It’s not often that the language in a novel prompts an actual smile, as distinct from the internal “nice one” moment of appreciation. There was a period, prior to a trip to the States, when I read Bill Bryson at night. His descriptions of small-town America made me laugh out loud. At other times authors such as Ian McEwan or Tim Winton will describe something so well my jaw drops. I’ll read these passages over and over, savouring the images used.
At present I’m reading Raymond Chandler’s The Big Sleep. It’s a detective novel, perhaps THE detective novel, hailed as the benchmark for crime fiction. And it’s fantastic.
What I’m enjoying most are the devil-may-care descriptions the narrator, private investigator Philip Marlowe, serves up like raw steaks. The imagery is so vivid it makes me grin.
A few samples follow. I could have chosen umpteen others. Page references are from the 2008 Penguin edition (introduced by Ian Rankin):
On a hothouse full of orchids: “The light had an unreal greenish colour, like light filtered through an aquarium tank. The plants filled the place, a forest of them, with nasty meaty leaves and stalks like the newly washed fingers of dead men.” (p6)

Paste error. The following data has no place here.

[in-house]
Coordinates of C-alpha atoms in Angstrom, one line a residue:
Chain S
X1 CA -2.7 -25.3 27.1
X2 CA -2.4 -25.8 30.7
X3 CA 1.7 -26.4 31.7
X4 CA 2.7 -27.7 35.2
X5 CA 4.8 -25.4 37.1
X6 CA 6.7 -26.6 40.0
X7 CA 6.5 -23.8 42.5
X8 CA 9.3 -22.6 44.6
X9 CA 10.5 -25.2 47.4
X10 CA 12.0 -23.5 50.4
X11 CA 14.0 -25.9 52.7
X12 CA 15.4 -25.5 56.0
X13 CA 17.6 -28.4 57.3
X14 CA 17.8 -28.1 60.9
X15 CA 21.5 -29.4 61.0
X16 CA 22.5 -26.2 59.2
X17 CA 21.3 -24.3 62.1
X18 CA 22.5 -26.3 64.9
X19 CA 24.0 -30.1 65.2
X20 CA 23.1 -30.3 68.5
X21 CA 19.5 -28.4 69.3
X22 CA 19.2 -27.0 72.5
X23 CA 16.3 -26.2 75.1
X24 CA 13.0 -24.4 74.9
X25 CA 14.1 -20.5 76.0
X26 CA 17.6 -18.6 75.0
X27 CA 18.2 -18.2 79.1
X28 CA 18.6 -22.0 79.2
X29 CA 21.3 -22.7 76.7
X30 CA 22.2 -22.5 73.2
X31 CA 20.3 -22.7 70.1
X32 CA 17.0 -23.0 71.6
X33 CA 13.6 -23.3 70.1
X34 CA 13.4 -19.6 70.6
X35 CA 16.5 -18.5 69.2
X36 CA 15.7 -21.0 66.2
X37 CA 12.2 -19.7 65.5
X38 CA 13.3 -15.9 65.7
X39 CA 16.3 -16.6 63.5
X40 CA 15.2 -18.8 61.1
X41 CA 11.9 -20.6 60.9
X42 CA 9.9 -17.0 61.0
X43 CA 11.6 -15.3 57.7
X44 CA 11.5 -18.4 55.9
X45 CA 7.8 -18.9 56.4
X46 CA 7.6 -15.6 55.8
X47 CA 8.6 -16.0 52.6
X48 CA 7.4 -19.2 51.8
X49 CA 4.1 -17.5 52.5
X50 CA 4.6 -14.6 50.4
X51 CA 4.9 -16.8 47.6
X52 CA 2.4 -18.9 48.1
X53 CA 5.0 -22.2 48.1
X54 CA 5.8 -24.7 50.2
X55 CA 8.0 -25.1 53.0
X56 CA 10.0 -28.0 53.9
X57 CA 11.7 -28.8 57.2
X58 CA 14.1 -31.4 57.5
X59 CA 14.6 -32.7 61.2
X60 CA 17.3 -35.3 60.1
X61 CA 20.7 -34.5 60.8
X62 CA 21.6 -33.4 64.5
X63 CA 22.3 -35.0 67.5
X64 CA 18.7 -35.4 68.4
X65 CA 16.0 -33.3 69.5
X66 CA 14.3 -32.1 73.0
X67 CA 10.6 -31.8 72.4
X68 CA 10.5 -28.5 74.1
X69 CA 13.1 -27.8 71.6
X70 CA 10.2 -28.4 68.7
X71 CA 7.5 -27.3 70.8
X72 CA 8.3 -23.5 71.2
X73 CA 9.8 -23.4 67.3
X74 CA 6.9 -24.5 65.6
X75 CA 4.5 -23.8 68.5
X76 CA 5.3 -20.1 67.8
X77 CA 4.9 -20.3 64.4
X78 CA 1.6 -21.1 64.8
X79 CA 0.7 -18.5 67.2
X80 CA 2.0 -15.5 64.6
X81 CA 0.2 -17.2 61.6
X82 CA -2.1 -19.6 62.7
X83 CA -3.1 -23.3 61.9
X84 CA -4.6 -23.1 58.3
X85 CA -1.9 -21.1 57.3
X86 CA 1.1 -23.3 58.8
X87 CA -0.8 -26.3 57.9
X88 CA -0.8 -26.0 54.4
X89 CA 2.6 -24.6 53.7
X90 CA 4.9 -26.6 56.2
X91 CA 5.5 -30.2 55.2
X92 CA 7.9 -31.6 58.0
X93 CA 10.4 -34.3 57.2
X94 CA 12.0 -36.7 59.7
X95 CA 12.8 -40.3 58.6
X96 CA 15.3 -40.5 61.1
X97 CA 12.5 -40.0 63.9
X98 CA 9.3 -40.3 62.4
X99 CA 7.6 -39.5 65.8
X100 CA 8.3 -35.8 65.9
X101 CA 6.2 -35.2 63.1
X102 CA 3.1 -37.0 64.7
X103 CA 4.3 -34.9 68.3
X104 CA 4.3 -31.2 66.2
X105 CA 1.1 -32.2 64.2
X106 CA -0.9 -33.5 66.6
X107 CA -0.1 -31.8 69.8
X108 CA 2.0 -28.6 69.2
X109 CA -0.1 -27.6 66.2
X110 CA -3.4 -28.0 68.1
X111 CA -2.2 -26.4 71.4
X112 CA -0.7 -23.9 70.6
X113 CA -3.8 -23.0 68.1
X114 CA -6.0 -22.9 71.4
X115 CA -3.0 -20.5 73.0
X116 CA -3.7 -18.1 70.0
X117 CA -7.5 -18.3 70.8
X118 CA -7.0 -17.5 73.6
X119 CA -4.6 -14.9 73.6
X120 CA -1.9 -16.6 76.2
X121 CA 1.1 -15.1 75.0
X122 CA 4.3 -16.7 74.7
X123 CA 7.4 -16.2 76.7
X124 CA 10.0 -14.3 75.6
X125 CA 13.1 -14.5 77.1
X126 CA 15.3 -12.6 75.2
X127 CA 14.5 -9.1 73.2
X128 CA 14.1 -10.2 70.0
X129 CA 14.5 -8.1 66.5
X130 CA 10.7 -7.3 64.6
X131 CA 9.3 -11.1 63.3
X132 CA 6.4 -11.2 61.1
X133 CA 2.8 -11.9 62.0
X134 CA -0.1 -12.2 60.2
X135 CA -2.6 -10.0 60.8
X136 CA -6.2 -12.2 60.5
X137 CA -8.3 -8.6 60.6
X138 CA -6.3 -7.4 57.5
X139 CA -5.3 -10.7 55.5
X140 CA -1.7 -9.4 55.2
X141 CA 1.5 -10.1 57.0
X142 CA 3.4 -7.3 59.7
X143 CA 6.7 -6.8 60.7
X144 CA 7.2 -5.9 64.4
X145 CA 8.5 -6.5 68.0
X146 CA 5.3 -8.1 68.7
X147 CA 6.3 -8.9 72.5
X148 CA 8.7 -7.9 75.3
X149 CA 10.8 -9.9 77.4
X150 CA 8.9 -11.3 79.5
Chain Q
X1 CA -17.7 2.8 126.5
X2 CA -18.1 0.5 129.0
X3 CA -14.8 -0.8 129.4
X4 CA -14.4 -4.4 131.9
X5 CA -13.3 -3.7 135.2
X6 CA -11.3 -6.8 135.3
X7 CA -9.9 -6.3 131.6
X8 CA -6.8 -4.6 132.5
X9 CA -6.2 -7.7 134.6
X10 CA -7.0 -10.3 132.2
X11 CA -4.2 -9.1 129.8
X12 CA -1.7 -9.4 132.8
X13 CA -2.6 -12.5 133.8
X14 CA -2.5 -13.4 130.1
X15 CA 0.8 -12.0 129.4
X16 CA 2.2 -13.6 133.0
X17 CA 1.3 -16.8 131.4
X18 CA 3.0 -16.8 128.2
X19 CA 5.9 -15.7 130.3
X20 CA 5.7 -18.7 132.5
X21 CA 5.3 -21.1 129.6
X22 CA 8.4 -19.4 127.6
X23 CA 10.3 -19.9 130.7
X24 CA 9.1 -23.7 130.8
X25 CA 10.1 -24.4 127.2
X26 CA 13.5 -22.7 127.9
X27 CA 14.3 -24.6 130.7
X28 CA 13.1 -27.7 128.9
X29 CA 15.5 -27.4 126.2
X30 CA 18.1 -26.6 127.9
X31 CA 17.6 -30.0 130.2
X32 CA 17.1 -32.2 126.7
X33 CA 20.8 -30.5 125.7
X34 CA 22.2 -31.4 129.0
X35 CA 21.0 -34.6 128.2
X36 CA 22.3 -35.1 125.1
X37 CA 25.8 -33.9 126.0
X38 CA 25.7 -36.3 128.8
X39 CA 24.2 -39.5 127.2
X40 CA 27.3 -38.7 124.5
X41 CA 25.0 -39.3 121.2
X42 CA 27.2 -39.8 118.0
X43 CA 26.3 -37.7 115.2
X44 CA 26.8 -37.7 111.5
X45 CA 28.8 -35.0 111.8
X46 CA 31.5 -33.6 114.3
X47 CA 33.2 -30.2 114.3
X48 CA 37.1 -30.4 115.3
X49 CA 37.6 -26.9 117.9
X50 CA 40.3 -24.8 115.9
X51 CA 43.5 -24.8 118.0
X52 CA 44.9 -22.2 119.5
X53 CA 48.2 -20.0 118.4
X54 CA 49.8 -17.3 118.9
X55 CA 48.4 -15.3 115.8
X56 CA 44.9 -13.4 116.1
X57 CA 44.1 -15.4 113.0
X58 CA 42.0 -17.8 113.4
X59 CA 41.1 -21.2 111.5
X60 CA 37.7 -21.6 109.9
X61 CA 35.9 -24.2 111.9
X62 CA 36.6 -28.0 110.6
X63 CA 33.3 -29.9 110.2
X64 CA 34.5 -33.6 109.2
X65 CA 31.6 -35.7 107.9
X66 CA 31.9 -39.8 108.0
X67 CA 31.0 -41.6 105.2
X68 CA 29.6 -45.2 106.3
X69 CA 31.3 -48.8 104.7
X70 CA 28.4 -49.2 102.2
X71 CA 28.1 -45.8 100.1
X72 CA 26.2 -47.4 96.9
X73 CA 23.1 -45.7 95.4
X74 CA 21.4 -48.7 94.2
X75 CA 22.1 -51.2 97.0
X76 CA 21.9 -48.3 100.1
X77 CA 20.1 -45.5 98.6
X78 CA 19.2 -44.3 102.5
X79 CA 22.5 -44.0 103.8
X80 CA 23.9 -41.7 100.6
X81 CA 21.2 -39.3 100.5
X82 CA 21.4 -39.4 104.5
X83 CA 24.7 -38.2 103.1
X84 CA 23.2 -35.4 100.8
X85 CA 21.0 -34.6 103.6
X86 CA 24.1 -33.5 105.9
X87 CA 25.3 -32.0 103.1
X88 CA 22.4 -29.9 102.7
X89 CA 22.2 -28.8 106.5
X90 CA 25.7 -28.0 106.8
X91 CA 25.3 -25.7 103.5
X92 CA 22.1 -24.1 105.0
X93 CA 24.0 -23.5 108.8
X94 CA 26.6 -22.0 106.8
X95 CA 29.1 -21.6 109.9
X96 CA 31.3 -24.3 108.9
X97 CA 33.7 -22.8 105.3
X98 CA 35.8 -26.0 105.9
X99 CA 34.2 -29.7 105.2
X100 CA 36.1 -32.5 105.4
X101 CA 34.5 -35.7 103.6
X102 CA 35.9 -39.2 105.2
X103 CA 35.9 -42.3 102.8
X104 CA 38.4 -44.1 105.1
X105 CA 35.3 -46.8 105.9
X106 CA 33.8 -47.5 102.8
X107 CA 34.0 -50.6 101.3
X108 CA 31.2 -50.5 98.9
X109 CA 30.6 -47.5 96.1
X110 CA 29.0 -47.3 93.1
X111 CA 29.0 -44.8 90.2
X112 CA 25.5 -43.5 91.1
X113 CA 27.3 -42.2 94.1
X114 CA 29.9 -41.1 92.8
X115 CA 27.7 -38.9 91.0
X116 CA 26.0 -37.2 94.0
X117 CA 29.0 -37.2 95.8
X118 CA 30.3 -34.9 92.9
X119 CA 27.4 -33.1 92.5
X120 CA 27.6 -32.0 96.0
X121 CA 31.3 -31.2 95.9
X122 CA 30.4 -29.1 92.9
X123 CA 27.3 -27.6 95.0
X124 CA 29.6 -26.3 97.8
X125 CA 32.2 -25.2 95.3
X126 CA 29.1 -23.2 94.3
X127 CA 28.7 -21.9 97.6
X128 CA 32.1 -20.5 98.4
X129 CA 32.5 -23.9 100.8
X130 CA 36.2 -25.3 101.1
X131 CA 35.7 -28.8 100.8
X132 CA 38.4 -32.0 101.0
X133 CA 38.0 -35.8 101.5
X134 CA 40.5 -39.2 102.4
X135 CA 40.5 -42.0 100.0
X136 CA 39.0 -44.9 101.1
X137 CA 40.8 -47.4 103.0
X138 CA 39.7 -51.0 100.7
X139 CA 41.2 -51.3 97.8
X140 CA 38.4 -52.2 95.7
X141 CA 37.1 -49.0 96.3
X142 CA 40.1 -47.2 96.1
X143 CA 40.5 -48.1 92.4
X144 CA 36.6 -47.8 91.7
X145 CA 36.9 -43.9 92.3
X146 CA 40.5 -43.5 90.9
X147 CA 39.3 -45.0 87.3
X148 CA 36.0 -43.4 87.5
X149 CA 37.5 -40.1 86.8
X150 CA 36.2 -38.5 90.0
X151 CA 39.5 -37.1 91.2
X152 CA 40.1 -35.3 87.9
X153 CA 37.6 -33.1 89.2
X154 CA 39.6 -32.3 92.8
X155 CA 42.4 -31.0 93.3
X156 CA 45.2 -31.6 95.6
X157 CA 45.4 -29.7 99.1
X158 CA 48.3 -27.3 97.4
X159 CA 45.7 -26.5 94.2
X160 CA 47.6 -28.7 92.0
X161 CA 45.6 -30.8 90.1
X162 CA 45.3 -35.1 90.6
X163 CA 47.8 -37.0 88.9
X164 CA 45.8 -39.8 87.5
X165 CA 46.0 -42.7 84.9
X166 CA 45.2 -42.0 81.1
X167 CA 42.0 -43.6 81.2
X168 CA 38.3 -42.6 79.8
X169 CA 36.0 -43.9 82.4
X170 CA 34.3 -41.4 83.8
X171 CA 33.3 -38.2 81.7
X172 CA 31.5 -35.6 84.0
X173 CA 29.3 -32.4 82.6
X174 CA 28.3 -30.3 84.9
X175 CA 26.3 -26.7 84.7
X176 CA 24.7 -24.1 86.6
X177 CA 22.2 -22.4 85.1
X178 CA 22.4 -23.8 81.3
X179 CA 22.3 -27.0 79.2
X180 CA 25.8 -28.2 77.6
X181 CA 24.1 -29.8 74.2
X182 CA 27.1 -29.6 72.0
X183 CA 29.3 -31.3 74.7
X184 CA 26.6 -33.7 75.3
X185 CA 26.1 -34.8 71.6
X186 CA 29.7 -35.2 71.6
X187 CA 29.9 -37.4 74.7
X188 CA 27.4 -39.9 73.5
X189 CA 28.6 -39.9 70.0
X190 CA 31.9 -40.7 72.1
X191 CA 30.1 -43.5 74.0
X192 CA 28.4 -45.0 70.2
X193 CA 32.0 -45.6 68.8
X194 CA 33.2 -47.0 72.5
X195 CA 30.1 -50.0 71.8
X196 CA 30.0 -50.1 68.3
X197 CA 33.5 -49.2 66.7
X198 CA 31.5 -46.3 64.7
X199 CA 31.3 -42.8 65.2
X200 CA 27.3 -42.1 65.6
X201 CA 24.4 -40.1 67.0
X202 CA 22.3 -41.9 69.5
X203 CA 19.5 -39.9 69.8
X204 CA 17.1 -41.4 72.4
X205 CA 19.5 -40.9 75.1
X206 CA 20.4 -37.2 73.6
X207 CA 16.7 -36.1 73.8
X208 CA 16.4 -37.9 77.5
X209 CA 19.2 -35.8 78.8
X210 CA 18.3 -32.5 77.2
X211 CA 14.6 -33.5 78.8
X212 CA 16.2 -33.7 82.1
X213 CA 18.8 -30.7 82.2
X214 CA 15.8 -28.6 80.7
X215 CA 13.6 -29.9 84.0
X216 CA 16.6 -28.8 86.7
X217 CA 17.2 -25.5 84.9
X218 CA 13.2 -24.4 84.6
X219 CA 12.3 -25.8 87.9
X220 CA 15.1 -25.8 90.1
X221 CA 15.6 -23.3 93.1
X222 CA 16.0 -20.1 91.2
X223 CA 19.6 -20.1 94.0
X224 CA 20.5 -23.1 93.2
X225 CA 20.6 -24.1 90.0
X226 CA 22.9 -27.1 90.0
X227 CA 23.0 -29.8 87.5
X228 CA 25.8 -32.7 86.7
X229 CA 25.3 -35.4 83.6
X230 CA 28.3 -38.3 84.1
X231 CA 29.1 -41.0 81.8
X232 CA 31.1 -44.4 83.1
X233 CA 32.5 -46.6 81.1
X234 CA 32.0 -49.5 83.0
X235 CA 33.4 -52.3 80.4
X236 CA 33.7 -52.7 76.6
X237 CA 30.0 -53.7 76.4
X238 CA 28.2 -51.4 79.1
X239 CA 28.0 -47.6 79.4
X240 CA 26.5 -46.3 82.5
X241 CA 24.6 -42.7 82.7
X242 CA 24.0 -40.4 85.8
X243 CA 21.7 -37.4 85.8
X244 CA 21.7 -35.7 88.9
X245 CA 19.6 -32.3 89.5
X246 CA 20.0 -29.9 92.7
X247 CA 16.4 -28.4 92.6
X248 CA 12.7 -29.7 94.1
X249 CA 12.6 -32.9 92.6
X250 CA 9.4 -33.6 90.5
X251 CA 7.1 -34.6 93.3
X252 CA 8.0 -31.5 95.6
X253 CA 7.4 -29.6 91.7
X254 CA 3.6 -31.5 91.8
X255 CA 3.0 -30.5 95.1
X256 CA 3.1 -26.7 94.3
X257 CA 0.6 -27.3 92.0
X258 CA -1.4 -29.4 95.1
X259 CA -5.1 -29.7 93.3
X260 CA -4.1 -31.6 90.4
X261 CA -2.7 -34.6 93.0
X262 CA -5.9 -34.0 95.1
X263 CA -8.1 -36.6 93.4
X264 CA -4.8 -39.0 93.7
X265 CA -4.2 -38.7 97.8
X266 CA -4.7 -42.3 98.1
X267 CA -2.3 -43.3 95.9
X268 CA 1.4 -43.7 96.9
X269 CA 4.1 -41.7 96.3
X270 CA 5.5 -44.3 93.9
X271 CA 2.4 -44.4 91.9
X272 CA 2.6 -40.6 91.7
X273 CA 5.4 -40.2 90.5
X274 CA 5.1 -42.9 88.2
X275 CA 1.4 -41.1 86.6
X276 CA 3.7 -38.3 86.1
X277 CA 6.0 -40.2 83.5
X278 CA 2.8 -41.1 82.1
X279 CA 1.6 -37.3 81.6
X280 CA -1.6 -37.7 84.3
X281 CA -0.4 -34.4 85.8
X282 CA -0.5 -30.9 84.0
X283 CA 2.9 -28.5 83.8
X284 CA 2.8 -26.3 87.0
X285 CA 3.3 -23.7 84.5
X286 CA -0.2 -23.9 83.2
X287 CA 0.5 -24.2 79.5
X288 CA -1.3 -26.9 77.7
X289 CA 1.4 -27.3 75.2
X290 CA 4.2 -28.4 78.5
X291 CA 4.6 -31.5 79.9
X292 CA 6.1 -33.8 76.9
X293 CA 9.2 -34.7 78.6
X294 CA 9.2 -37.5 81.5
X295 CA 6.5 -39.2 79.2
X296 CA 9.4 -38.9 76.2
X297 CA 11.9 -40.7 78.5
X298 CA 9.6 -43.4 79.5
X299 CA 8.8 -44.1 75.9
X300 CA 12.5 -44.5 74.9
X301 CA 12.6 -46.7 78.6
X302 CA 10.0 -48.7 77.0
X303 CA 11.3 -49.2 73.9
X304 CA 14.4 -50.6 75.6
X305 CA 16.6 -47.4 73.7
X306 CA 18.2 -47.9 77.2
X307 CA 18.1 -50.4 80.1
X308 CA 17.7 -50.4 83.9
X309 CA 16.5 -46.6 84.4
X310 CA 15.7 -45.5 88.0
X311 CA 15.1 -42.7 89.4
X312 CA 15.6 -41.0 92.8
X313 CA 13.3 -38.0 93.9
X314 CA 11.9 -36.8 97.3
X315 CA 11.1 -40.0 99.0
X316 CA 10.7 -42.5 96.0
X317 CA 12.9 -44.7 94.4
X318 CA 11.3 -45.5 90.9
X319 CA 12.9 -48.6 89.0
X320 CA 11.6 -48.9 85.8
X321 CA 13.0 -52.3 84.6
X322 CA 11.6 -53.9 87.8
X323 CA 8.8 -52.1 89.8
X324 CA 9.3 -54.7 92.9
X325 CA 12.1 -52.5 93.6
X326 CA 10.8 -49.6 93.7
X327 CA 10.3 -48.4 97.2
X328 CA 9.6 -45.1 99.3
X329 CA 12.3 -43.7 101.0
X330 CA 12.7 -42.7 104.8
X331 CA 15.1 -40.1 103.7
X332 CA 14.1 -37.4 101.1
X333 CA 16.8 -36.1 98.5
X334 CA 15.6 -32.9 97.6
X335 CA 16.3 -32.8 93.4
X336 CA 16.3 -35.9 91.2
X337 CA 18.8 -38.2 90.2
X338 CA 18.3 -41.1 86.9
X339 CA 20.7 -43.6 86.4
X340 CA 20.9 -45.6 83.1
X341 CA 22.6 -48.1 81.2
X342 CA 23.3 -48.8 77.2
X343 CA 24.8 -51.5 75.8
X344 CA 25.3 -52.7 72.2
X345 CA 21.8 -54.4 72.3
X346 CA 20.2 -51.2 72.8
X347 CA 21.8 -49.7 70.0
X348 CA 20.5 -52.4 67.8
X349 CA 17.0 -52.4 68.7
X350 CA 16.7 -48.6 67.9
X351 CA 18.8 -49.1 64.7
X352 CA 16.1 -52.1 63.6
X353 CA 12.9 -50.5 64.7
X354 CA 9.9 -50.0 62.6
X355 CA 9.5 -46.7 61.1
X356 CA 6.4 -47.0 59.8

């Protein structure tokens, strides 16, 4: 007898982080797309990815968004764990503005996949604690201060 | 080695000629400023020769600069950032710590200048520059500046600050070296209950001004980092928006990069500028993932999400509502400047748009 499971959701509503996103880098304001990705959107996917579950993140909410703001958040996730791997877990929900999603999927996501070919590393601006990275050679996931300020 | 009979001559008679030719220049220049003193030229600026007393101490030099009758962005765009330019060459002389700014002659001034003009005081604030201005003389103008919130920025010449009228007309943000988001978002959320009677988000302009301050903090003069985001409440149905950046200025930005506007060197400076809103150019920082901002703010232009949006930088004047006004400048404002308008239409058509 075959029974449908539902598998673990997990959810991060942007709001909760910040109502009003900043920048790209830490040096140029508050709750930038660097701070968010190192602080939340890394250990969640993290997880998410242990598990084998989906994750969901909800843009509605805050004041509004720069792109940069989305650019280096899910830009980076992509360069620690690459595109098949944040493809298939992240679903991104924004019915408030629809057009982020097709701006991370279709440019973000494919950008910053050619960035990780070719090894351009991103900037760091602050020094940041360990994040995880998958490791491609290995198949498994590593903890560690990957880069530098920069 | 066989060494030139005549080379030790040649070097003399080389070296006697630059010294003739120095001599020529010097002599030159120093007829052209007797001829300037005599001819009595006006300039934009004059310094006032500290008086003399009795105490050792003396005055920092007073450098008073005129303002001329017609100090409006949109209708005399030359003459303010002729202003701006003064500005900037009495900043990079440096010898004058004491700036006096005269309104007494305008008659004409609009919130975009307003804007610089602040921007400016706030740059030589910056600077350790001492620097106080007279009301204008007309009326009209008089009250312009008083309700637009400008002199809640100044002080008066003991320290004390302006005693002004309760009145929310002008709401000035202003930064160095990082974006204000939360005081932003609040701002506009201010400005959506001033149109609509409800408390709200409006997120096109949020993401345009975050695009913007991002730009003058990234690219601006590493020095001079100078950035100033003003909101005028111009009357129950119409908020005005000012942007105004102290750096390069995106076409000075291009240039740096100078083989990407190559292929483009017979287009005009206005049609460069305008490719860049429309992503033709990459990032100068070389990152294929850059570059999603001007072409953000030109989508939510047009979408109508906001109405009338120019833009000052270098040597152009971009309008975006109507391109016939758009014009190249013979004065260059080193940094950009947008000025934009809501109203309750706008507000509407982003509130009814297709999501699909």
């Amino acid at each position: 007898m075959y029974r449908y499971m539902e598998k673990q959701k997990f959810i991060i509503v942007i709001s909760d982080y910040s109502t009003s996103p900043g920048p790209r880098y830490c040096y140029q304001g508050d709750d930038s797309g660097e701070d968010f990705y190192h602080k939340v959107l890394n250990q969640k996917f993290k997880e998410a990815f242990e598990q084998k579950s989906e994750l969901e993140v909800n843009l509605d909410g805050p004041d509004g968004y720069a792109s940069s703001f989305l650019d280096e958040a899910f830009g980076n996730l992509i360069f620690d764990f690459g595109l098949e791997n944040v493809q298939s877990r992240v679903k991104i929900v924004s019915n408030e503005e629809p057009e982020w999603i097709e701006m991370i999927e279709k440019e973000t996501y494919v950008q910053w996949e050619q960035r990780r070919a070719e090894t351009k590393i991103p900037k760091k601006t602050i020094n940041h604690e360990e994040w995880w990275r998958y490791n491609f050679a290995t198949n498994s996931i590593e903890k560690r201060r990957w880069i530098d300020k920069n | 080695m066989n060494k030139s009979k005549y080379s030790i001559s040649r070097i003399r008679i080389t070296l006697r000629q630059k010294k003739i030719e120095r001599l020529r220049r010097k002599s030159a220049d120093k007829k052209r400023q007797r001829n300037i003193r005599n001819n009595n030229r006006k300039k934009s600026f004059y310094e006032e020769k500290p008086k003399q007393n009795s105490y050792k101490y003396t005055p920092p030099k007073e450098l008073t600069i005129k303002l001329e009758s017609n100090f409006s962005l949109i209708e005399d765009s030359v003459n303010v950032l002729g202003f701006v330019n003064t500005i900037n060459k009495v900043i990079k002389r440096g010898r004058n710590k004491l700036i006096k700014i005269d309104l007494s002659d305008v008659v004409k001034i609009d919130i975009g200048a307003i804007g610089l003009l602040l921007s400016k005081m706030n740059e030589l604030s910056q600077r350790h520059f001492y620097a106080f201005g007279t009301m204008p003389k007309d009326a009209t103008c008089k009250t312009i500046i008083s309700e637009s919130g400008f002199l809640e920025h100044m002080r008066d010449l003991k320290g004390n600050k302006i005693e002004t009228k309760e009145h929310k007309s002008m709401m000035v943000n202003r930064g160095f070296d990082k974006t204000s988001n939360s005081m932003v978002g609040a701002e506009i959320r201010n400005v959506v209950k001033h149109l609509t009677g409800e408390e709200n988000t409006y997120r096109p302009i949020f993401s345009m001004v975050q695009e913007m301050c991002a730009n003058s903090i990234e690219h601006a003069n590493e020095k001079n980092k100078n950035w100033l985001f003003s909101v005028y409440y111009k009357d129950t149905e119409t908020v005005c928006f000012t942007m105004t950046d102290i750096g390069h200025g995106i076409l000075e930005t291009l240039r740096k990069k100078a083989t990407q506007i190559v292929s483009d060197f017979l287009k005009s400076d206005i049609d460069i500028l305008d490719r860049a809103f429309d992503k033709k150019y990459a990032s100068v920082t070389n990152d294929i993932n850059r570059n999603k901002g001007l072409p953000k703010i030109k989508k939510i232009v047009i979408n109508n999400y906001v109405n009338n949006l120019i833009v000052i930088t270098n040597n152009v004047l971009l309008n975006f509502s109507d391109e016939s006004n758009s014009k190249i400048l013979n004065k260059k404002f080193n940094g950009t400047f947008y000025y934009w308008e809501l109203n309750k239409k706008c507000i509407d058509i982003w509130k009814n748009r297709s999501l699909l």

On a femme fatale: “She approached me with enough sex appeal to stampede a businessmens’ lunch and tilted her head to finger a stray but not very stray, tendril of softly glowing hair. Her smile was tentative, but could be persuaded to be nice.” (p23)
On an ingenue: “Dark silent mystified eyes stared at me solemnly, the doubt growing larger in them, creeping into them noiselessly, like a cat in long grass stalking a young blackbird.” (pp 170-171)
On emptiness: “It was raining again the next morning, a slanting grey rain like a swung curtain of crystal beads. I got up feeling sluggish and tired and stood looking out of the windows … I was as empty of life as a scarecrow’s pockets…” (p174)
On a sad laugh: “Then she laughed. It was almost a racking laugh. It shook her as the wind shakes a tree. I thought there was puzzlement in it, not exactly surprise, but as if a new idea had been added to something already known and it didn’t fit. Then I thought that was too much to get out of a laugh.” (p213) 🙂
It’s great stuff. As I try to explain to students in my writing workshops, good writing is fresh and adventurous. Unexpected images and word combinations make the reader sit up and think. When’s the last time you pondered the contents of a scarecrow’s pockets?